When Charlie Chaplin’s film City Lights premiered in 1931, the actor was anxious that it would be seen as an anachronism: The silent film era had come to an end. But despite the seeming obsolescence of silent films, it was a commercial and critical success. There was still life in the iconic Tramp persona he had created around his virtuoso skill as a mime and an under-cranked film camera. Consequently, Chaplin resisted making a true talkie until 1940’s The Great Dictator.
In this 130th anniversary year of Chaplin’s birth, Pointless Theatre Company has adapted one of his most admired films into an enchanting live performance. The plot is simple: Chaplin’s Tramp, a vagrant with gentlemanly aspirations (Kerry McGee), is smitten with a blind woman (Sharalys Silva) who sells flowers on a street corner. Despite his own precarious lot in life, he becomes determined to help her. When he saves a drunken millionaire from a suicide attempt, the Tramp gains a friend for life—at least until this friend sobers up. The plucky hero must work a series of jobs to pay for his sweetheart’s groceries, the rent for the apartment she shares with her grandmother, and an innovative medical cure for blindness, at least until the millionaire goes on another bender and becomes generous once again. All the while, the Tramp knows if the treatment is successful, his beloved will see that he is not the wealthy benefactor he has allowed her to imagine.
McGee might not closely resemble Chaplin, but her careful study of the posture, mannerisms, and facial tics with which he constructed the Tramp’s persona is the important part of her reconstruction. Silva, likewise, is no doppelgänger for Virginia Cherrill but she has recreated every gesture of the flower girl. This is not mere technical mimicry: This adaptation’s final scene has the same emotional payoff that has drawn cinephiles to the film for nearly a century.
Director Matt Reckeweg helms this affectionate homage to a classic work, but in the process of translating the story from the two-dimensional screen to the three dimensions of the intimate performance space of Dance Loft on 14, he and his collaborators have avoided mere academic reconstruction. They emphasize Chaplin’s balletic choreography and his original score. The ballet influence is particularly evident in the staging of the film’s boxing match between McGee’s Tramp and Jon Reynolds’ prizefighter, with Scott Whalen as the ever-in-the-way referee joining the dance.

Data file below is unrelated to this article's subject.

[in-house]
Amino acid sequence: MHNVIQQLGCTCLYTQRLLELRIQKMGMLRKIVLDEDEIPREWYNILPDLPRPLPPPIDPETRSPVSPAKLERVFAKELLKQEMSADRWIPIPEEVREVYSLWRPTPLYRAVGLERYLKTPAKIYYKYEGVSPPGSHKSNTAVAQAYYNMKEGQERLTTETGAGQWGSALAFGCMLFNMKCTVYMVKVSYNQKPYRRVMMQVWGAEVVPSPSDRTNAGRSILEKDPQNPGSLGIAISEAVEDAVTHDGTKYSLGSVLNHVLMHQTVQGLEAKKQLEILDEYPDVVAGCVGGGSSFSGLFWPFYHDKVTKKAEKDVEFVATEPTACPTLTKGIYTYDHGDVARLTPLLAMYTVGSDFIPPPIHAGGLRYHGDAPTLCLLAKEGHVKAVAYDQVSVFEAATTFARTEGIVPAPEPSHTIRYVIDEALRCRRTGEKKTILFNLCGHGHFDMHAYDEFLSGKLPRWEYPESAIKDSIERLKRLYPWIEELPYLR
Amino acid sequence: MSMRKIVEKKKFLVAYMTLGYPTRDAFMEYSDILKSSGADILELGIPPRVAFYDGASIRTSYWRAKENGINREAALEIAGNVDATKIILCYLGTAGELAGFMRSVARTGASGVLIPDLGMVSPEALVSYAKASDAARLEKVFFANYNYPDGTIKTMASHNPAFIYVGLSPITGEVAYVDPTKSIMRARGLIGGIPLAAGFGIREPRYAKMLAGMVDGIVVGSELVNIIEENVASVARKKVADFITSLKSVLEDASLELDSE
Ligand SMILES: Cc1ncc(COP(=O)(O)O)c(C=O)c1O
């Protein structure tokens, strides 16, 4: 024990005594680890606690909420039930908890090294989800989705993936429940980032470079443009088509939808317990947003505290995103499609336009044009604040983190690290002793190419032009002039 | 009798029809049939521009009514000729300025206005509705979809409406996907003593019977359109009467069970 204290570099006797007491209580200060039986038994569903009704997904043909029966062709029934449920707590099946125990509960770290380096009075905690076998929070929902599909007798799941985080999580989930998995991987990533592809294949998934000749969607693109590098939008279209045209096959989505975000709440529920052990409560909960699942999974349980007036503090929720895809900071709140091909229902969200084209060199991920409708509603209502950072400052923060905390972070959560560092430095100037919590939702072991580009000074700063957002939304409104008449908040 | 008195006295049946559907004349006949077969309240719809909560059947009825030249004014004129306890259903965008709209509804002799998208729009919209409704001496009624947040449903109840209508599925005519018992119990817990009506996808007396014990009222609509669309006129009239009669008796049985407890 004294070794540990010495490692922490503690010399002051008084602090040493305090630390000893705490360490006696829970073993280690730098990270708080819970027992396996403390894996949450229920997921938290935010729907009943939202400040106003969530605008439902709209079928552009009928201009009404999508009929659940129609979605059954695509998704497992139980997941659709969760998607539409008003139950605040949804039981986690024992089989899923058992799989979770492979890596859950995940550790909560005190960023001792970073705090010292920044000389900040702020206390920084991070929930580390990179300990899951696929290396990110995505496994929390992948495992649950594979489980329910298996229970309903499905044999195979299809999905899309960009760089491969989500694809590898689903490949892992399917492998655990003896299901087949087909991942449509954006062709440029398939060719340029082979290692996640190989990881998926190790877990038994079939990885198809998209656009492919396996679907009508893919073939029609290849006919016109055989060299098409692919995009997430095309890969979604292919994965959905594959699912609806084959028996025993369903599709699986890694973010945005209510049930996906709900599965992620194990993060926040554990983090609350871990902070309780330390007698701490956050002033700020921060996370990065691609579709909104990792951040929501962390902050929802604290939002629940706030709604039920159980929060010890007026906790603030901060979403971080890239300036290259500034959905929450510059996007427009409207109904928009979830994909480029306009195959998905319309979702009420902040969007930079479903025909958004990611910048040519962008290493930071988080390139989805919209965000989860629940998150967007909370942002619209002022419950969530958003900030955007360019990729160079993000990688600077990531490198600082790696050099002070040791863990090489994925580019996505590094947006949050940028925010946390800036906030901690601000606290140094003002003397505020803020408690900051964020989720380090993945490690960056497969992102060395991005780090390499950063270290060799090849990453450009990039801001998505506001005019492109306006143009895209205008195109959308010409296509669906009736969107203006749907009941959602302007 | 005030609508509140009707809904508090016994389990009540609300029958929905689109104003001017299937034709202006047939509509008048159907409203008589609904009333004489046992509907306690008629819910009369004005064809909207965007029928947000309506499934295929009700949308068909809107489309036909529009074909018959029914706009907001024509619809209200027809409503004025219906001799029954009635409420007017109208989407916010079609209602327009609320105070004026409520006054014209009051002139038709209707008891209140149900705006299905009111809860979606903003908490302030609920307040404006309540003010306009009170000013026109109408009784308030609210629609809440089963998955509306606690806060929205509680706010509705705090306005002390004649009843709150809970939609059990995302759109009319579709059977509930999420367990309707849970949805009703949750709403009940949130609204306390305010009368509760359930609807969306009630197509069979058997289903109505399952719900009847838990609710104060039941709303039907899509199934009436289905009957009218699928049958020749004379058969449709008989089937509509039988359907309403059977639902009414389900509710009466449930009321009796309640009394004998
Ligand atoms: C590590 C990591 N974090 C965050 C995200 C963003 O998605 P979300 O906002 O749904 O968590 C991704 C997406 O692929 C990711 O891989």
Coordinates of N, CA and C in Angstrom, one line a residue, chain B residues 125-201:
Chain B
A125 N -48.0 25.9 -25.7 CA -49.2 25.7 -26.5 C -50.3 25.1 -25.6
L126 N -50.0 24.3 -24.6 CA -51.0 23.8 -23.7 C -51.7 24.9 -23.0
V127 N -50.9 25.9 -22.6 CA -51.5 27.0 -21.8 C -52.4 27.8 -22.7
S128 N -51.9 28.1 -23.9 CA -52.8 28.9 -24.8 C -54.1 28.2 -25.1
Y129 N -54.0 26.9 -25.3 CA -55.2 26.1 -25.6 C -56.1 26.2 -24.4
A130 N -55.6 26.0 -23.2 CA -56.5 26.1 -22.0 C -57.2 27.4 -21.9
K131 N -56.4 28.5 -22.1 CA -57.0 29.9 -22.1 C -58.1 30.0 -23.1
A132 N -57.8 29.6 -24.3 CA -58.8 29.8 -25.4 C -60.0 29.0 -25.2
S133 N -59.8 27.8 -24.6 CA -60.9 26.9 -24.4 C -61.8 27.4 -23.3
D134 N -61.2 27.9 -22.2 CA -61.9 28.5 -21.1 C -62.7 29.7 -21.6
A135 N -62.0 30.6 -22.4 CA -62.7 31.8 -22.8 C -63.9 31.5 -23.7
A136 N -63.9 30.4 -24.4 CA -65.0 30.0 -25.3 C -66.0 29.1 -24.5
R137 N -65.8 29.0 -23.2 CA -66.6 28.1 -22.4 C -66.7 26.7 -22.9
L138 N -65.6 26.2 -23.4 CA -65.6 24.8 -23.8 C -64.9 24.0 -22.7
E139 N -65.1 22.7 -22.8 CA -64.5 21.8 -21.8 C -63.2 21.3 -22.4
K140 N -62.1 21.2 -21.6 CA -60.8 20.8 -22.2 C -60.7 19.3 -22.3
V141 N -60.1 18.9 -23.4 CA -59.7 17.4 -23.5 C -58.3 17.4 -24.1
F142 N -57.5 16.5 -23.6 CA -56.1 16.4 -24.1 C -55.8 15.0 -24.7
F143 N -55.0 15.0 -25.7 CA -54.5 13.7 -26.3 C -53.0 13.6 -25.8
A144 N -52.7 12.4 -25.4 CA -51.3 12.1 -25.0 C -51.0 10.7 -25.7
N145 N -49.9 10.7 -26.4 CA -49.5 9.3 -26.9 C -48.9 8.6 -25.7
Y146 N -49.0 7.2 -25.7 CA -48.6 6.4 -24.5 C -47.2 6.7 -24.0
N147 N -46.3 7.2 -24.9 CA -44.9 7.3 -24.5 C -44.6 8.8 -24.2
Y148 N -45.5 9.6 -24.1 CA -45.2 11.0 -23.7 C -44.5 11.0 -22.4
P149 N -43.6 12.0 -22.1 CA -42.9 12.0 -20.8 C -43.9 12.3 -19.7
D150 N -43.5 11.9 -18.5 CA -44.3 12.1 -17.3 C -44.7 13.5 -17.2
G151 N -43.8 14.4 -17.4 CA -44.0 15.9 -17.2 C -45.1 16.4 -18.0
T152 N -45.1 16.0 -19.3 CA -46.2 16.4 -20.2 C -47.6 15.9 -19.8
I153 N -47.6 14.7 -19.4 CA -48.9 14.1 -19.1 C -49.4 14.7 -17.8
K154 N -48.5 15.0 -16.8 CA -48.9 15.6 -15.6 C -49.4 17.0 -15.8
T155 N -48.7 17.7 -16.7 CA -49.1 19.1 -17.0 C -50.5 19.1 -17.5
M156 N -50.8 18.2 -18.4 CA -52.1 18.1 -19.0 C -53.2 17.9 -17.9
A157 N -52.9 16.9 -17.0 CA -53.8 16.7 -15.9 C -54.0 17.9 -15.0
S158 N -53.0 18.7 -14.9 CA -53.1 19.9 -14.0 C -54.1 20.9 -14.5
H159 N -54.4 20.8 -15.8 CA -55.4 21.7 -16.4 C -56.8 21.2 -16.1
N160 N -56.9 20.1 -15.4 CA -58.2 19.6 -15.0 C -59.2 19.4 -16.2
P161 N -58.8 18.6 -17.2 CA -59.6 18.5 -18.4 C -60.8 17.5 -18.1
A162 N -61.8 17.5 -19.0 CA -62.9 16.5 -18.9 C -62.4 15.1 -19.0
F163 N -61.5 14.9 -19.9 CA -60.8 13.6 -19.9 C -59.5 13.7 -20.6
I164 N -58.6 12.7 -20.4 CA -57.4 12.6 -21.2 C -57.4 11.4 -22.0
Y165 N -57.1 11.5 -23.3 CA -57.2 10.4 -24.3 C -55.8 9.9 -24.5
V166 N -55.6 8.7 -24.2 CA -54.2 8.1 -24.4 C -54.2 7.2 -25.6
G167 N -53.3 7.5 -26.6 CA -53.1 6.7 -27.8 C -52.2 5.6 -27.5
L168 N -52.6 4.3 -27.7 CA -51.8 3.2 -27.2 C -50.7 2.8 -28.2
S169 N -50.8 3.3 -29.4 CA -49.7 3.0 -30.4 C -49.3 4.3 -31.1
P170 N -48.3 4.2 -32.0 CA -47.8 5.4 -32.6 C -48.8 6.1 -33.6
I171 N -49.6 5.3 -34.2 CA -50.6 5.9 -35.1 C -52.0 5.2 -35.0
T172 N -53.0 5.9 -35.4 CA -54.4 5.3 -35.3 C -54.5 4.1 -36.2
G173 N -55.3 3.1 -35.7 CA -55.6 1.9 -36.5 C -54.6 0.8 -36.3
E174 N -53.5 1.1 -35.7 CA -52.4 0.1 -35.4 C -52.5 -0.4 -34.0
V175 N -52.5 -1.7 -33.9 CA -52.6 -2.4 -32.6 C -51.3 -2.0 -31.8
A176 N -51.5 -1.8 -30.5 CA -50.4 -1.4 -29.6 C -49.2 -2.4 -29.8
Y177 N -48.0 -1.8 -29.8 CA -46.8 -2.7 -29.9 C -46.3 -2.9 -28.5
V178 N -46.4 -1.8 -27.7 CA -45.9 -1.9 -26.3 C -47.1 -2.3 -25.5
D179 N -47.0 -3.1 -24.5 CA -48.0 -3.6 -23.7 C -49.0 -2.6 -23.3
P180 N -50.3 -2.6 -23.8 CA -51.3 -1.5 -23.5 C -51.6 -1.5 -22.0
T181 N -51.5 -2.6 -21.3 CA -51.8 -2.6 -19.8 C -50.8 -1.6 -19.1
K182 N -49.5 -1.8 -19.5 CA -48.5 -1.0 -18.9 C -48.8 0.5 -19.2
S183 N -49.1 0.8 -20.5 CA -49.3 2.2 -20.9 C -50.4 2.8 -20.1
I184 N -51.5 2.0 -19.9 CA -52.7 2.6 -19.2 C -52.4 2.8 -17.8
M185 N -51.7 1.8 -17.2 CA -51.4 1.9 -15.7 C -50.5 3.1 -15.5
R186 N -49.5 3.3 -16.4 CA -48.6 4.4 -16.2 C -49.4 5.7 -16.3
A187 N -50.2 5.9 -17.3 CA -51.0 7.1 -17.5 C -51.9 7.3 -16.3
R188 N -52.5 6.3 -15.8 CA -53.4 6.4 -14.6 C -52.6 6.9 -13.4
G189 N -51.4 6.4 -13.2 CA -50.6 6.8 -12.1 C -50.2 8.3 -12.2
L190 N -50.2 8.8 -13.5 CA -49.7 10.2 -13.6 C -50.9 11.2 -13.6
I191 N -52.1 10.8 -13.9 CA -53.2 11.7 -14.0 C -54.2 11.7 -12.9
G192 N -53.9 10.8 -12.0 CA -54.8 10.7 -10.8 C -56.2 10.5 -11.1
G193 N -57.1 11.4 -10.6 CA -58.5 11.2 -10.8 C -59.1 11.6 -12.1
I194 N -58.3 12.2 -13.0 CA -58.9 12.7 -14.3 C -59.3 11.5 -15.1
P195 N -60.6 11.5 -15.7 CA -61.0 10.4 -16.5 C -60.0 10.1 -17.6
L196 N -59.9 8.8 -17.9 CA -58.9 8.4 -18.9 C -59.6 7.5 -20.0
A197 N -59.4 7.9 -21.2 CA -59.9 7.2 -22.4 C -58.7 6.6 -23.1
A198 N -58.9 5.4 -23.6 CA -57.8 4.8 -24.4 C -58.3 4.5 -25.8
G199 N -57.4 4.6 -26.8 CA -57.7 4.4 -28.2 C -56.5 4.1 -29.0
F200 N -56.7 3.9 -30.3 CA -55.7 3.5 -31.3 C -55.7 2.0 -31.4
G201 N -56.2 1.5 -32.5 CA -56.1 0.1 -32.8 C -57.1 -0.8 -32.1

Pointless’ brand of physical theater also incorporates puppetry, which allows the ensemble to bring an entirely new dimension of performance not present in the film. The puppets, designed and built by Alex Vernon, approach life size, consisting of heads, torsos, and arms that one or two performers manipulate. It creates a fascinating double-or-triple-image in the audience’s imagination as the actors’ faces fill in what a sculpted head cannot, and their choreographed walks and stances fill in for the lower bodies. One often wonders if they are witnessing something of these puppet characters’ inner lives.
Lee Gerstenhaber is a particularly delightful foil as the puppeteer behind the Tramp’s two main antagonists, the mischievous paperboy and the millionaire’s snobbish butler. Whalen and Eirin Stevenson pair to physicalize the millionaire’s mood swings from suicidal despair to mania, and his varying degrees of sobriety and inebriation. Vanessa Chapoy and Reynolds, as the puppeteers behind the grandmother, have a touching chemistry with Silva. (Vernon sculpted her with Silva’s cheekbones to provide a family resemblance.) Part of the magic behind this style of puppetry is being able to see exactly how the trick is done.
Adapting the film to the stage demands imaginative methods in other places as well: Wooden models pushed with rods create the city’s traffic congestion, allowing the audience to simultaneously see both the chaos of collisions narrowly avoided and the exasperation of the motorists. The cinematic logic of the editing room did not permit Chaplin to capture these juxtapositions and moments of visual comedy, as happens when the millionaire’s drink cart careens through the intersection.
Visions of Love manages to be sufficiently reverent to the original film to both please fans and serve as an introduction to the story. Claim a front row seat to this immersive experience to take in all its charms.
To Feb. 9 at 4618 14th St. NW. $15–$32. (202) 733-6321. pointlesstheatre.com.